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Thread: DP1 vs E-P1 quick shootout

  1. #1
    Senior Member Rawfa's Avatar
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    DP1 vs E-P1 quick shootout

    I've got it! I've been racking my brain out to find out exactly wasn't pleasing me about the E-P1. I just took the DP1 and E-P1 and shot 3 shots under the exact same circumstances in different types of light and I've found some very interesting facts. It turns out that shooting JPEG the E-P1 DOES have more dynamic range than the DP1. Regarding sharpness that is a tough one but the DP1 may come out on the top here. What DOES bother me (and now is when real photographers are going to eat me alive) is JPG processing. I ALWAYS shoot JPEG. I hate the whole RAW process. I mean HATE it. If you zoom in on the DP1's jpegs you won't see any pixels any time soon, if you do the same with the E-P1's you'll see plenty REAL soon. I love to shoot plain and then work the image on post and the E-P1's jpegs just completely fall apart with the lightest of post, while the DP1 you can just apply anything you want to them and they'll stay strong. Anyway, I have 6 files that I can post but they're very big. If someone can find me a place to upload them all I can post them here.

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    Senior Member m3photo's Avatar
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    Re: Post Processing

    Quote Originally Posted by Rawfa View Post
    I hate the whole RAW process ../.. I love to shoot plain and then work the image on post ...
    Hmm, I quite understand ... but:
    If you do work on the image afterwards you'll benefit immensely from one thing shooting RAW offers: 16-Bit files.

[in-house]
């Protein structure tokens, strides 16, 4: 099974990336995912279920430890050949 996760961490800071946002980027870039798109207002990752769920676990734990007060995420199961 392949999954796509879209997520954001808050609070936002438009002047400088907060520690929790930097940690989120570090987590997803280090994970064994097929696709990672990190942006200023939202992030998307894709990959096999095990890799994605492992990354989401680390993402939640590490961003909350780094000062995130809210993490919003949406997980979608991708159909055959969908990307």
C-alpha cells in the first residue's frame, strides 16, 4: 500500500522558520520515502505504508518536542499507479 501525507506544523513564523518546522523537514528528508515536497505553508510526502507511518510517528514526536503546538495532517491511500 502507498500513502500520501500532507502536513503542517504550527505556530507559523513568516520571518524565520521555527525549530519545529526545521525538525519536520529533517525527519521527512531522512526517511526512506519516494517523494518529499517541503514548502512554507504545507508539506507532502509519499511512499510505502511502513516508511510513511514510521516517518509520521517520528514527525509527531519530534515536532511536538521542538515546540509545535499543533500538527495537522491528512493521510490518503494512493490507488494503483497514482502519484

If you don't like the RAW process, just simplify it (I can only offer you the Photoshop ACR version of working here).
    First make sure the processing options; the sentence in blue at the bottom that begins with "Adobe RGB" etc. are checked to show 16-Bit, then open the image from Bridge and when it's in ACR just hit the Auto button and Open Image.
    That's all you need to do if you're then going on to do the rest of your work in Photoshop, you'll notice the increase in quality believe me.

    If you want to automate this even further (in Photoshop) you can download for free the whole process from:
    http://www.russellbrown.com/scripts.html
    Scroll down to: Dr. Brown's Script Tutorials and see the video on his "1-2-3 Process" to get an idea of how to save a lot of time!

    Buena suerte!

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    Senior Member m3photo's Avatar
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    tedwill
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    Re: DP1 vs E-P1 quick shootout

    How do you compare a camera with a built in lens vs a camera with interchangable lenses? It seems that you could do better and do worse than the fixed lens P&S under any circumstance. Kind of like comparing and open end wrench against a socket wrench. Both are useful but not always an even comparison.

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    Senior Member barjohn's Avatar
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    Re: DP1 vs E-P1 quick shootout

    You don't say what you post process in, but with Lightroom you can process either JPGs or RAW in exactly the same fashion and it is very easy. Since it usually has one next to the other you can readily see the difference between the RAW file and the JPG. I think the new version of C1 (Capture One) also now allows for both types. Of course, different RAW processors give different results. It has been my understanding that DP1 JPG images were not very good (based on posts I have read) and that one should shoot in RAW with the DP1. Since I don't own one I can't say I know this for a fact.